Indian off-spinner R Ashwin, who had the wood over Steven Smith in the first two Tests, asserted that he expected Smith to come better prepared this Test, which was the case. After a slump earlier, Australia's no.4 made 131 and 81 respectively and helped Australia greatly with the bat.
After the first two Tests where Ashwin dismissed Smith in two out of three innings, the riveting battle turned in favor of the Australian in the third Test at the SCG. After the MCG Test, Smith had conceded that he had let Ashwin dictate terms but he played with ample of intent in this Test and used his feet, hands and mind to perfection to counter the big Ashwin threat. He wasn't afraid of going down the ground for lofted shots and looked constantly for runs, which put the Indian off-spinner at bay.
However, today on day four, in the second innings, after he was dominating Indian bowlers, on 81, he was trapped in-front of the wicket as R Ashwin's classical offie beat him for all money and denied him another century in the game. The seasoned campaigner Ashwin wasn't surprised that Smith came good, but also added the pitch also played into the Aussie's hands.
"We expect quality batsmen to come out with different plans. For starters, the wicket has had far lesser bounce and pace than MCG and Adelaide and SCG has been like that over the years. This was even slower than the regular Sydney pitch because of the amount of sun it received," Ashwin said after the close of day four's play of the SCG Test in the virtual press conference.
"There was clear strategy from Marnus and Smith to not defend and push the ball, which they didn't earlier. So the combination of the pitch and the strategy helped them. In the second innings, I put them through much pressure because the wicket was better. It's a duel that I have really enjoyed as both are quality batsmen and I am happy to have got him out again."
India ended day 4 on 98 for 2 and they require another 309 runs to win the game with eight wickets in hand on the final day. In the 2014 Adelaide Test, India had gone for the chase, when they were in a similar situation, though the pitch was flatter and runs were lesser to chase. Ashwin admitted that one can't pre-mediate such big chases as unlike ODIs, Test cricket presents different challenges.
"Unlike ODIs, in Tests, you don't go into the fifth day of the Test looking at the target and say, we will go after it and win it. Red-ball cricket is much more different when you are playing on a day five wicket with different passages of play. Sometimes, when play to the merit of the ball, have the hunger, you put yourself into a situation where you can take initiative but no team goes into the morning thinking, we will certainly chase the total.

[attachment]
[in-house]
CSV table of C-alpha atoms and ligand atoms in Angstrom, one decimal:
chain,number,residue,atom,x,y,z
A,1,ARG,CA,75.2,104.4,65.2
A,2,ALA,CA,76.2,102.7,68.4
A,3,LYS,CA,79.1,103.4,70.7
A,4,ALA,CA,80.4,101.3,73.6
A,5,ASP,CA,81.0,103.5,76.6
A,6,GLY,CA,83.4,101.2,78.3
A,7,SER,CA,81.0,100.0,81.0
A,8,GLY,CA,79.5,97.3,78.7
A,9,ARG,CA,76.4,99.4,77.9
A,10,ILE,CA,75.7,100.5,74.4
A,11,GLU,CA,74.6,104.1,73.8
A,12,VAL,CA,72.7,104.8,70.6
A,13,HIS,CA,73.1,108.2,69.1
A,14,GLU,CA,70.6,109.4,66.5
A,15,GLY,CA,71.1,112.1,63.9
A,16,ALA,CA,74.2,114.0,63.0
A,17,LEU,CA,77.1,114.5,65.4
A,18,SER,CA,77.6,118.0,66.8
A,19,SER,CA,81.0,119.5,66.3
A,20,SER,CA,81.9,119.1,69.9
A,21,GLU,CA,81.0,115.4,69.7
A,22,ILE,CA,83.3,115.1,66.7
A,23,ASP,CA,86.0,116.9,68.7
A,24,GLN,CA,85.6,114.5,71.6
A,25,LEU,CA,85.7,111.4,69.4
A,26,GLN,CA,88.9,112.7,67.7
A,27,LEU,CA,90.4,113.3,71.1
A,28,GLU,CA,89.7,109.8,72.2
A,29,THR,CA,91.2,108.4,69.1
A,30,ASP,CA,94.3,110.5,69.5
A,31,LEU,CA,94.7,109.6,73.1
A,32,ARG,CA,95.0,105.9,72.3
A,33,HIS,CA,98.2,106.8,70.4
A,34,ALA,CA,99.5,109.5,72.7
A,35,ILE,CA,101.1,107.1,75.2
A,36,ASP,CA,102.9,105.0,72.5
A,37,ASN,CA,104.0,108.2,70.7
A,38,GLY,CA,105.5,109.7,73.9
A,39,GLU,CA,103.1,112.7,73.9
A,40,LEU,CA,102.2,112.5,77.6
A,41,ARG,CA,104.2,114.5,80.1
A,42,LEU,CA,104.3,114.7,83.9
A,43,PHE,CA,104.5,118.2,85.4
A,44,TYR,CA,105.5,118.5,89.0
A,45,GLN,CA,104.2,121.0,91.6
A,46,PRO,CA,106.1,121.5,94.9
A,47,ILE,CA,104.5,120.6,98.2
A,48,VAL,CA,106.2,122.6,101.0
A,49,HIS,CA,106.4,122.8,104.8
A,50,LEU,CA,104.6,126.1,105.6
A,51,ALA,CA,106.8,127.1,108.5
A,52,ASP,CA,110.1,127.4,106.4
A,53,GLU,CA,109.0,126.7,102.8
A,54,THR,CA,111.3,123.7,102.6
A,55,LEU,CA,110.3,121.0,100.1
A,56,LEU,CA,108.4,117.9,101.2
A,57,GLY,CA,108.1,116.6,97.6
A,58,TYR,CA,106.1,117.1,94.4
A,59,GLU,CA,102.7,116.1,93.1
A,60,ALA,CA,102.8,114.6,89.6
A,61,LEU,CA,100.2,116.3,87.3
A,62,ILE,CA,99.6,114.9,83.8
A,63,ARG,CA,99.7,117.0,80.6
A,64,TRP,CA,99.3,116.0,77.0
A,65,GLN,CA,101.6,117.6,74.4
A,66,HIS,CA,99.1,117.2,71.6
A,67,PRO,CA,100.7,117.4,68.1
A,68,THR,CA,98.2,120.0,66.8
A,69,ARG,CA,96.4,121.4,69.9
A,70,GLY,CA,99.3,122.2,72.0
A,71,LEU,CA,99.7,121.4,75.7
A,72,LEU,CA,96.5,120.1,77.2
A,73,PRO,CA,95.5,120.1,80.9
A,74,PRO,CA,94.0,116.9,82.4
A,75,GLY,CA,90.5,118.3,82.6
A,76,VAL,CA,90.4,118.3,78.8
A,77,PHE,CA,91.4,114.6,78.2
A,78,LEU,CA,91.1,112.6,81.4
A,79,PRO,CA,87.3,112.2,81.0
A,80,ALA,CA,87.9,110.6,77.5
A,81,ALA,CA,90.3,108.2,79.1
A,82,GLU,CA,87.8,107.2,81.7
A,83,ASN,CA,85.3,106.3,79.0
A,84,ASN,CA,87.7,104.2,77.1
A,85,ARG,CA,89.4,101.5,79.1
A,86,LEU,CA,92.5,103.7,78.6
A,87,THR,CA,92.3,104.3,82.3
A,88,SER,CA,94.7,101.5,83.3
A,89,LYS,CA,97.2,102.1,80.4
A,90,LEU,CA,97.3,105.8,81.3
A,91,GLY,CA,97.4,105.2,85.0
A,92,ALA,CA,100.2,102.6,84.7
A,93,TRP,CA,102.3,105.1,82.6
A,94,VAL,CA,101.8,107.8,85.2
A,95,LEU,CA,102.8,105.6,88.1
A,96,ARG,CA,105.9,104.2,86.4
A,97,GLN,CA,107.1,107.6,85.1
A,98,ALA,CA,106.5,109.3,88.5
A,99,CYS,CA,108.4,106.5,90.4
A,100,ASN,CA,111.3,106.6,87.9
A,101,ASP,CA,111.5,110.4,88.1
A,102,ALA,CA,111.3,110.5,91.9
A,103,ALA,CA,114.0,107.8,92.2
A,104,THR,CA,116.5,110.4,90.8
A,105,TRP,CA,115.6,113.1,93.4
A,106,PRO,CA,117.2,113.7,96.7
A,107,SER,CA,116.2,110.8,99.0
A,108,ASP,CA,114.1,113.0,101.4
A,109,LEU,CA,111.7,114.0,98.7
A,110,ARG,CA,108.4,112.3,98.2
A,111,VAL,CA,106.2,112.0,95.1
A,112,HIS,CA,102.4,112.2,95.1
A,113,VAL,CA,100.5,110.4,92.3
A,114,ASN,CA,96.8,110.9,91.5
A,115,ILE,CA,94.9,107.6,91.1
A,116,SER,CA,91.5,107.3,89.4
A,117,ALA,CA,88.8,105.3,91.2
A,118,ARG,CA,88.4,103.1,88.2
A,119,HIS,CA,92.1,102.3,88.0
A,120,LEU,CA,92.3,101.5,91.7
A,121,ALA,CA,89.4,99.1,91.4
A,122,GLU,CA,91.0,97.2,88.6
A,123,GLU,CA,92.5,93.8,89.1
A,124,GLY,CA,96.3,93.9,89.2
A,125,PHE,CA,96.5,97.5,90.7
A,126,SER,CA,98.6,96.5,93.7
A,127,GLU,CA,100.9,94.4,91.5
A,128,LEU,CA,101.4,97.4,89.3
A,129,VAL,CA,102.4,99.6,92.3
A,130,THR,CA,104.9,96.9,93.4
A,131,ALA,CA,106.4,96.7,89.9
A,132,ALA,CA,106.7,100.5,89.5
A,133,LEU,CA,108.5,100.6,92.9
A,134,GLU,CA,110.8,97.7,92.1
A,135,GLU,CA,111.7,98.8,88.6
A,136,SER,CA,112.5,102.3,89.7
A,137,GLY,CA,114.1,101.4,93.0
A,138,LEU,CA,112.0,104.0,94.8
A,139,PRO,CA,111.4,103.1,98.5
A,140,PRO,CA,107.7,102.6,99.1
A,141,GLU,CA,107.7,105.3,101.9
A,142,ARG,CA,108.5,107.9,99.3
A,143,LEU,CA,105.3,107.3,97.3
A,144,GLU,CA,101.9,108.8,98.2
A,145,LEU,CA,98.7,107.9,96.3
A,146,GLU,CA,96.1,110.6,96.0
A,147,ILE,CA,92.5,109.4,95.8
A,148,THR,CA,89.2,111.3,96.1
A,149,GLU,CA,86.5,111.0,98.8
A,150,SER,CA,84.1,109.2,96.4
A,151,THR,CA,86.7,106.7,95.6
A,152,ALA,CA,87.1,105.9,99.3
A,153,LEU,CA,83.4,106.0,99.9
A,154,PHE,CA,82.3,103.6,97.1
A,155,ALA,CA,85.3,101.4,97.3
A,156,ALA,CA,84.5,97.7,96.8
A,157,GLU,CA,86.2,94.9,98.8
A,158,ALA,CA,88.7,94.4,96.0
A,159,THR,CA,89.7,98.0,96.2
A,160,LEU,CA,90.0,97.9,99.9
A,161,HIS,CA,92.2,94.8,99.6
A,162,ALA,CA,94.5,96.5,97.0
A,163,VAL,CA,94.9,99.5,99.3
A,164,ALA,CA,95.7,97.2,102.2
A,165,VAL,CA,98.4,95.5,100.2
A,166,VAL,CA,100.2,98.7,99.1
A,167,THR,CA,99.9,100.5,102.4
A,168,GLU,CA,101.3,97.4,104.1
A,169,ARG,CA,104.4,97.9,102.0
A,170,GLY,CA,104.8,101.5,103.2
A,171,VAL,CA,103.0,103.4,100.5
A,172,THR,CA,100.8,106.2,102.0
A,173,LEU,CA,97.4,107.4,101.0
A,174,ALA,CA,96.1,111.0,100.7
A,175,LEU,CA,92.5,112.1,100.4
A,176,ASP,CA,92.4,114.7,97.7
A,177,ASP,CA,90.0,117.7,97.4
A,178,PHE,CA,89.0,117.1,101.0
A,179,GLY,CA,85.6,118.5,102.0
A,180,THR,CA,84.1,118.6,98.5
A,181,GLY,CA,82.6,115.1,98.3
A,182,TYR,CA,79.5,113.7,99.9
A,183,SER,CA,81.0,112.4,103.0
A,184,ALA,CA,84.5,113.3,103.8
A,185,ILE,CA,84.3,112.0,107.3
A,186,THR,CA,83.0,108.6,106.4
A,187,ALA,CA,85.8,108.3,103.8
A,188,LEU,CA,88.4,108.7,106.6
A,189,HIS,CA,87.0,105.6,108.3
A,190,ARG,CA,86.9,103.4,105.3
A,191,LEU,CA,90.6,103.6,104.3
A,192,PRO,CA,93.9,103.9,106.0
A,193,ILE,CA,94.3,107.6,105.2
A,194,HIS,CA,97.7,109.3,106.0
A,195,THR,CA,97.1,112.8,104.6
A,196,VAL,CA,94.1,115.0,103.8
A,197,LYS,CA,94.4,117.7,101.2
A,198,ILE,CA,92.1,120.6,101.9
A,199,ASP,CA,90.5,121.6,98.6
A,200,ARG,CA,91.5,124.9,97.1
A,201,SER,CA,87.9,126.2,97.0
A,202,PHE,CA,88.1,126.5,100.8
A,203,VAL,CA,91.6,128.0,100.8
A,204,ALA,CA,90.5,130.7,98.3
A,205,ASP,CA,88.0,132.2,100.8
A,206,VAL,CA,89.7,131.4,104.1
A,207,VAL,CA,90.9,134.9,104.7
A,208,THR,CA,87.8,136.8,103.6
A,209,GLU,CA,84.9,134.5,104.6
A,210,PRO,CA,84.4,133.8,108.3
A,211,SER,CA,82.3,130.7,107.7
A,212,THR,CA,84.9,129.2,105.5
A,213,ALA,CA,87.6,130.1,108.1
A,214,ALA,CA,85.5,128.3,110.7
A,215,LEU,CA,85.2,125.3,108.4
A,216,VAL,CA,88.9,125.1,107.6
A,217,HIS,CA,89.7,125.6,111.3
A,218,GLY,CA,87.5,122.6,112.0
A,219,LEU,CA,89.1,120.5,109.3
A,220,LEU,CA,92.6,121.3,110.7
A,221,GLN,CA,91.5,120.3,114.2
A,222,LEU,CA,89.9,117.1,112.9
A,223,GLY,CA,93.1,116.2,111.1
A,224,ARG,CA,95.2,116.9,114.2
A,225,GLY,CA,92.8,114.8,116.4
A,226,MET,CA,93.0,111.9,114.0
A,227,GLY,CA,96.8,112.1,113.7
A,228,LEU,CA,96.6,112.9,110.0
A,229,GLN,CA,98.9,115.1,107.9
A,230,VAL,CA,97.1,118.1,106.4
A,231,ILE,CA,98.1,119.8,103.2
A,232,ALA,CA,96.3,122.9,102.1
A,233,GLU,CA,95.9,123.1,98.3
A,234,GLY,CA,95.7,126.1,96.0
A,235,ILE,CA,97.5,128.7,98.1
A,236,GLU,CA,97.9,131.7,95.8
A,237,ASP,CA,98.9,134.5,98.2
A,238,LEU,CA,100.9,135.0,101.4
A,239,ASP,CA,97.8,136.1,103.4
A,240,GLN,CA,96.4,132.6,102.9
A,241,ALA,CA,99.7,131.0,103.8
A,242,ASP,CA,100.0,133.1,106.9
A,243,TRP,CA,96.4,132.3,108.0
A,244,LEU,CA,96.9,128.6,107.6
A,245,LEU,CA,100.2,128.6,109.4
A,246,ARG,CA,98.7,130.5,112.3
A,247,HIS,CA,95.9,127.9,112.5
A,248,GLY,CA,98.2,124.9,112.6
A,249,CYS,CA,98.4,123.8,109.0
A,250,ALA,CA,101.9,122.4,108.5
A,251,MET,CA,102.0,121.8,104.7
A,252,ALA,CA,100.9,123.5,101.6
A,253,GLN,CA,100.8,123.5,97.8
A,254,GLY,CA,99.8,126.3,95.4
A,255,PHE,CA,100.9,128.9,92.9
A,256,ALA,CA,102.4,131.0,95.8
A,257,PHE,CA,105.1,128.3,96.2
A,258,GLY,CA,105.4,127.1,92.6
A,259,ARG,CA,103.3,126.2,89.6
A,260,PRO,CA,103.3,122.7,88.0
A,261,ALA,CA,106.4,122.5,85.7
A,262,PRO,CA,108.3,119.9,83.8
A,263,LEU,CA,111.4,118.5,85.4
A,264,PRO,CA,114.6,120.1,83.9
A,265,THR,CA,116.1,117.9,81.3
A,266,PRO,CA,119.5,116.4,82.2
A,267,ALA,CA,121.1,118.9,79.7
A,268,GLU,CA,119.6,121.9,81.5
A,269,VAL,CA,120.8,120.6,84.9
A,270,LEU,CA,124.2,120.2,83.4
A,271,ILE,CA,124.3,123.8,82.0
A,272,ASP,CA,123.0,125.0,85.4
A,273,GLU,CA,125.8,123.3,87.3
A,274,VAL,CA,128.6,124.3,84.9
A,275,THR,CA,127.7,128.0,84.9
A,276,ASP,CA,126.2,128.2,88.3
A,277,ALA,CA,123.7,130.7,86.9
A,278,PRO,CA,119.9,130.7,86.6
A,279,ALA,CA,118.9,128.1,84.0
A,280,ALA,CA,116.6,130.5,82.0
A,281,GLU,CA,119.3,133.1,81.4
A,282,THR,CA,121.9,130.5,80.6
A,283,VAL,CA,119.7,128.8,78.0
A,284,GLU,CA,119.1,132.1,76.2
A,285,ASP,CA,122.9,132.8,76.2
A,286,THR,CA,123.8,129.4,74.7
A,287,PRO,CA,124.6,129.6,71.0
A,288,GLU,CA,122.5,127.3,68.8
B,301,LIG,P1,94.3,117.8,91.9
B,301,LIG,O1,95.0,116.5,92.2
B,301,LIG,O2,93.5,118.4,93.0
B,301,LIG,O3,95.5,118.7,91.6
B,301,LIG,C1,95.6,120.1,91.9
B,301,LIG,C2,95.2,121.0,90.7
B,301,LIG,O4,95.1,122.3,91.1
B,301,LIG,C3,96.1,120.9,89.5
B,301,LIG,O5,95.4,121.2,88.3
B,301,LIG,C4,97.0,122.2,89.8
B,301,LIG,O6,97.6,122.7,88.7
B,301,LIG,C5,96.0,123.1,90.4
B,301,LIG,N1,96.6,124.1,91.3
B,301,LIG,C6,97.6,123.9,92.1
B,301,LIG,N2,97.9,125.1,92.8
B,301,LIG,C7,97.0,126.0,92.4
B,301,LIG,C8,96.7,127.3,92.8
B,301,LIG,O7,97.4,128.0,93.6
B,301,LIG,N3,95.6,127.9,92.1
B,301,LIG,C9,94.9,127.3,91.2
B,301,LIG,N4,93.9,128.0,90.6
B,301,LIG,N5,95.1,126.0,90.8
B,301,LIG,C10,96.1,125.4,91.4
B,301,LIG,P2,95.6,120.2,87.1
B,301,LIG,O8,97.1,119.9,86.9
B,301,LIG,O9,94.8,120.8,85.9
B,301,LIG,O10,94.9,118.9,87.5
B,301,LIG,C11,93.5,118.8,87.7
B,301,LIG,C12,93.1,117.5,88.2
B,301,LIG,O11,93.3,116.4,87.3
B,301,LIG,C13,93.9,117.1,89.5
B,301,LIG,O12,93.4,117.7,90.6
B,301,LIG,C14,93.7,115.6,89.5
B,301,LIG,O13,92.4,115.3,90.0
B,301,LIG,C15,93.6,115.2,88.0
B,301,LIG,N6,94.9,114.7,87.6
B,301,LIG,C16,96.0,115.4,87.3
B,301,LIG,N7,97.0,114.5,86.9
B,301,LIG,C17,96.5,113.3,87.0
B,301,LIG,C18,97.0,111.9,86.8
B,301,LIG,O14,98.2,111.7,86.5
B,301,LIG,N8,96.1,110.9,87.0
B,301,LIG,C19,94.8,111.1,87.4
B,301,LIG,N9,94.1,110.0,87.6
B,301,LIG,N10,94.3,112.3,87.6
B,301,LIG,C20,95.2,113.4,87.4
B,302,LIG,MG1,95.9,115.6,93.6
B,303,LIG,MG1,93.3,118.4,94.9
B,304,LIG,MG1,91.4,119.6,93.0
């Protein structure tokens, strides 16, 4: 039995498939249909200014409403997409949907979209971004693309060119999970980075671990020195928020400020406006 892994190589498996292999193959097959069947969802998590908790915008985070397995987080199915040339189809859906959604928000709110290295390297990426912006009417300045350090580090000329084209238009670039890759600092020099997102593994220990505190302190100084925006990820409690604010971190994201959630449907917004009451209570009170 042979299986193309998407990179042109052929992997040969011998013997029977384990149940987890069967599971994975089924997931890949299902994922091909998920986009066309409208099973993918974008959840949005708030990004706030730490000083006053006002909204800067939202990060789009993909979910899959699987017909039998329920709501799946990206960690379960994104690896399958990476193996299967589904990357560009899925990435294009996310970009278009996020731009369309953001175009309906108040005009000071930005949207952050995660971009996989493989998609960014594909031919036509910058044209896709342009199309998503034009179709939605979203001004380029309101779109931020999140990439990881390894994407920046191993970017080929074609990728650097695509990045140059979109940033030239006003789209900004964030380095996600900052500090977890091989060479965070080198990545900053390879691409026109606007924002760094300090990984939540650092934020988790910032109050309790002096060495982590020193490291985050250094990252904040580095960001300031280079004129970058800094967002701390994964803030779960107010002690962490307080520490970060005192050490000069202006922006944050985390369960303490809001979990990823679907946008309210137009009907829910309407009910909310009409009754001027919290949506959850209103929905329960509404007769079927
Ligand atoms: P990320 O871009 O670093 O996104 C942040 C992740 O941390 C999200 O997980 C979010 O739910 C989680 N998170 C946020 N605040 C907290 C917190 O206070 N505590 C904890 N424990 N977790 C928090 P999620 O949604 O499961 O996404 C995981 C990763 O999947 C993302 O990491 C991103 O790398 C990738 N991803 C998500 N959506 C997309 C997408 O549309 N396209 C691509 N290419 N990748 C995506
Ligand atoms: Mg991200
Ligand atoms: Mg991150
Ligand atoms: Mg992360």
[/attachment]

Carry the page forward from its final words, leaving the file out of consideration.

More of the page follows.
"In 2014 Adelaide as well, batsmen got to a good start and we believed that we can go for it. And tomorrow as well, will go with the same belief as it is important to trust yourself when you play."
For India, their hopes for a draw or a win would hang on the experienced shoulders of Rahane and Pujara who were unbeaten at the end of the day, and are the most experienced players in the side. The Indian offie was hopeful of the duo coming good.
"We need to play a good first session where it will be ideal for us not to lose a wicket. Pujara and Rahane have played enough Test cricket and they know what they need to do in this format of the game as they have played many good knocks. Rahane got a hundred at the MCG, Pujara got a fifty in the first innings. And we are all hopeful that they will do a good job."
There were lot of question marks on Ashwin's poor running between the wickets in India's first innings when he ran slowly and got run-out and was found watching the fielder. However, Ashwin defended himself and put down the run-out to a miscommunication which he claimed happened due to excessive crowd noise.
"In all honesty, I might not be the fastest of runners between the wicket but I actually judge the run very well and not often I have got run-out in Tests. Yesterday, the run-out happened as I heard Jadeja's call very late and by that time, he was almost halfway through the the pitch. He could have called little earlier, or may be, I didn't hear the call due to the noise of the crowd. And that is why I was looking at the ball. I have played enough cricket to know that front of the wicket is strikers call but there was other reason to be looking behind the wicket."